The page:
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Guide to Calculating Mobility Management Benefits Victoria Transport Policy Institute

Pollution Reduction Motor vehicle use emits various types of air, noise and water pollution. Air pollution causes human illness, disability and death, and various types of ecological damages. Noise pollution causes distraction and stress, and so reduces property values along roads with heavy traffic. Water pollution causes ecological damages.

Pollution Reduction Subcategories

  • Reduced air pollution reduces human illnesses.

  • Aesthetic benefits of cleaner and clearer air.

  • Reduced greenhouse and acid rain impacts.

  • Reduce noise pollution.

  • Reduced water pollution.

Mobility management strategies that reduce vehicle travel tend to reduce pollution emissions. Reductions in short trips and congested vehicle travel provide relatively large emission reductions, freight travel reductions provide large benefits per vehicle-mile, and reductions in urban travel tend to provide relatively large benefits due to high exposure (many people live or work close to roadways). Reductions in vehicle ownership tend to provide extra water pollution reductions, since some vehicles drip fluids when parked. Some strategies, such as smart growth and traffic calming, may increase emissions per vehicle-mile, but by reduce total emissions by reducing total vehicle travel.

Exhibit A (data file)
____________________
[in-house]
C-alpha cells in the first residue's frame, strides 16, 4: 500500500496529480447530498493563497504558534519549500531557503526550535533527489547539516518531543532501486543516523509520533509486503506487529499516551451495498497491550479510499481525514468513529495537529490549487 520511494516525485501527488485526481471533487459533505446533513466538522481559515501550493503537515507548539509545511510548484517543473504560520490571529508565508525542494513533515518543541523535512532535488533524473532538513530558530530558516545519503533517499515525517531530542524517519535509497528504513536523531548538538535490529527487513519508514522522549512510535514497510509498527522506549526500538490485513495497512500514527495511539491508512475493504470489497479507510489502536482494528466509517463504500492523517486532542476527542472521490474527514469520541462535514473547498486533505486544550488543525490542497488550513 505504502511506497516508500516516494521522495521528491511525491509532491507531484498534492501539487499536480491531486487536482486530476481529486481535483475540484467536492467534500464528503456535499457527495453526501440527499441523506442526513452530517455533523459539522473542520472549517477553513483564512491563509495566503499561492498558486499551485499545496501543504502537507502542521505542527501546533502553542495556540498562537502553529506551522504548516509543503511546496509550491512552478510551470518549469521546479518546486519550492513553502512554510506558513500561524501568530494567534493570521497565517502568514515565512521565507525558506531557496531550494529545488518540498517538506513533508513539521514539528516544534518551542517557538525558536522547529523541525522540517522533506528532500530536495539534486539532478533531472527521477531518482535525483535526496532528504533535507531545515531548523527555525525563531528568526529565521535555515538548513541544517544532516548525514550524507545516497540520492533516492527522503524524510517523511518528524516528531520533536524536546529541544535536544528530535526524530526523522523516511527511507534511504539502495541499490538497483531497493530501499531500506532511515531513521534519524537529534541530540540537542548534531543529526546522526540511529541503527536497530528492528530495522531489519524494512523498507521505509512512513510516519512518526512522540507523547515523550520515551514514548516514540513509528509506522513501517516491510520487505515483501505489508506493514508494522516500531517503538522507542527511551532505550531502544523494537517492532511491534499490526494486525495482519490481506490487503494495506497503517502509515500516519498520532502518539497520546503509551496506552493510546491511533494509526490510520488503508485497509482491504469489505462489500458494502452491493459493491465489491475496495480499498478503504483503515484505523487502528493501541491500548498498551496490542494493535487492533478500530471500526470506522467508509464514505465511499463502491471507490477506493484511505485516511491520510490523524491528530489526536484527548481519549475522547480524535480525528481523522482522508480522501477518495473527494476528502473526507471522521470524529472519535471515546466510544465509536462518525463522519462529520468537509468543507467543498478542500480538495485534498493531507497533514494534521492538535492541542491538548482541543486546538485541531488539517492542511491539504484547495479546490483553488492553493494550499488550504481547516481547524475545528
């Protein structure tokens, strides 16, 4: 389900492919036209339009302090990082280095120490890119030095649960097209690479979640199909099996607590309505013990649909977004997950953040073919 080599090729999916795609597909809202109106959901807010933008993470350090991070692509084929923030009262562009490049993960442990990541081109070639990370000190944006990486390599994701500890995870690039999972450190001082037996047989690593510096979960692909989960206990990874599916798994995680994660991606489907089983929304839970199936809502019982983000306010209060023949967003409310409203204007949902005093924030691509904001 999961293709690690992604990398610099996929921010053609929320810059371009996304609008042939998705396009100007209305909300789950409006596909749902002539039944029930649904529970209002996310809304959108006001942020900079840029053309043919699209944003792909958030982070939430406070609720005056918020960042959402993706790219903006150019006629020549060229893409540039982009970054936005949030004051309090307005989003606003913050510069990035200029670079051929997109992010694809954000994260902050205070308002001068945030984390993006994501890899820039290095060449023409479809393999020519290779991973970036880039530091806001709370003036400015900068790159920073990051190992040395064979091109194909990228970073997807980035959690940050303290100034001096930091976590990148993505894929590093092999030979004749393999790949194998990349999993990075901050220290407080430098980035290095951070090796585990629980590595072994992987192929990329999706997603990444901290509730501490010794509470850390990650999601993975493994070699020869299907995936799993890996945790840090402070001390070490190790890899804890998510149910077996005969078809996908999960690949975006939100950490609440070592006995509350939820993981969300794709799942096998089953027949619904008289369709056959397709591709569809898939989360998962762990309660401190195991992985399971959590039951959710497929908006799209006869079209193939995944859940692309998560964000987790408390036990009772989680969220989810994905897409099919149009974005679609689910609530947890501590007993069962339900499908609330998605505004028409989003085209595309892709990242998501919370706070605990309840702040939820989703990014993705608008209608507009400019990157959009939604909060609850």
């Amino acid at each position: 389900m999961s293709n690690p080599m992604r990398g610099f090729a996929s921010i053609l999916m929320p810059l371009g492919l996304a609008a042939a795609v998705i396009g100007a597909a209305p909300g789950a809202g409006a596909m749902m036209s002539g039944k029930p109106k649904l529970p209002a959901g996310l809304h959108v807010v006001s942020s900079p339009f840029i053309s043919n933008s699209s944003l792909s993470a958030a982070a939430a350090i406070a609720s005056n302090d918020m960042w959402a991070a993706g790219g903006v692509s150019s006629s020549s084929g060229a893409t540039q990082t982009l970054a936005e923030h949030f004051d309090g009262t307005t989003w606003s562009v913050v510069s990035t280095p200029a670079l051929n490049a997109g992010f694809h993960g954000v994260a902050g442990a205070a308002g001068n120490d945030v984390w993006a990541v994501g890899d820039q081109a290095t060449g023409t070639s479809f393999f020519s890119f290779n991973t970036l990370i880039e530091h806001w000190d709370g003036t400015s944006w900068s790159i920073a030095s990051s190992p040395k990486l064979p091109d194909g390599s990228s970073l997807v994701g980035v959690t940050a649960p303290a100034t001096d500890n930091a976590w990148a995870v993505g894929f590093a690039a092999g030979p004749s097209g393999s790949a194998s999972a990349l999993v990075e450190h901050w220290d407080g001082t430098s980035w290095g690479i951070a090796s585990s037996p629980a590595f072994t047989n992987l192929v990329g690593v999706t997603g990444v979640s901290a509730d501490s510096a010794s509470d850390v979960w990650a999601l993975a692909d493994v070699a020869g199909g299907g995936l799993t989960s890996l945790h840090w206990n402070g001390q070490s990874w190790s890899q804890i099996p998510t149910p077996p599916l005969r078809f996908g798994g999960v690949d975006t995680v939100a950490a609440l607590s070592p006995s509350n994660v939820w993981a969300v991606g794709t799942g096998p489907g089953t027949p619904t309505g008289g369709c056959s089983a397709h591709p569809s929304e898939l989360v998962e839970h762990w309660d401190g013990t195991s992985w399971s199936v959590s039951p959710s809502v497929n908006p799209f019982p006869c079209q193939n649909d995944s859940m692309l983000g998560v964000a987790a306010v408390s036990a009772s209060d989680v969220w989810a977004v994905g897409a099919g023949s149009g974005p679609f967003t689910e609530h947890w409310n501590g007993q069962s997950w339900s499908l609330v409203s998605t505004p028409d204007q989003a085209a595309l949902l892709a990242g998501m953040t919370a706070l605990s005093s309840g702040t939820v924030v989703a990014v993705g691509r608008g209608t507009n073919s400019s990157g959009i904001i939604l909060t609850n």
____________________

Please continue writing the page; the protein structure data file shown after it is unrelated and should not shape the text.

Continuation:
Table 10

Pollution Reduction Effectiveness

Most Effective

Moderate Effects

Least Effective

Negative Impacts

Congestion pricing Emission fees Fuel tax increases

Walking & cycling improvements

Marketing programs

Commute trip reduction programs & incentives

School and campus transport management

Smart growth Traffic calming Flextime

Smart growth and traffic calming may increase emission rates per vehicle-mile, but tend to reduce per capita emissions.

Carsharing

Telework

Transit & HOV improvements

Distance-based fees

Rideshare programs Traffic speed management Freight transport managem

ent

Carfree planning

Parking management & pricing

This table identifies how various mobility management strategies reduce pollution costs.

Conventional transport planning often considers certain pollution costs when evaluating major projects, but not when evaluating smaller projects. Monetized pollution cost estimates typically range from 1¢ to 10¢ per vehicle-mile (Delucchi 1998; Litman 2009). Many of these estimates only account for a portion of total vehicle pollutants (many estimates overlook urban noise, road dust and climate change emissions) and so tend to undervalue the full emission reduction benefits of reduced vehicle mileage.

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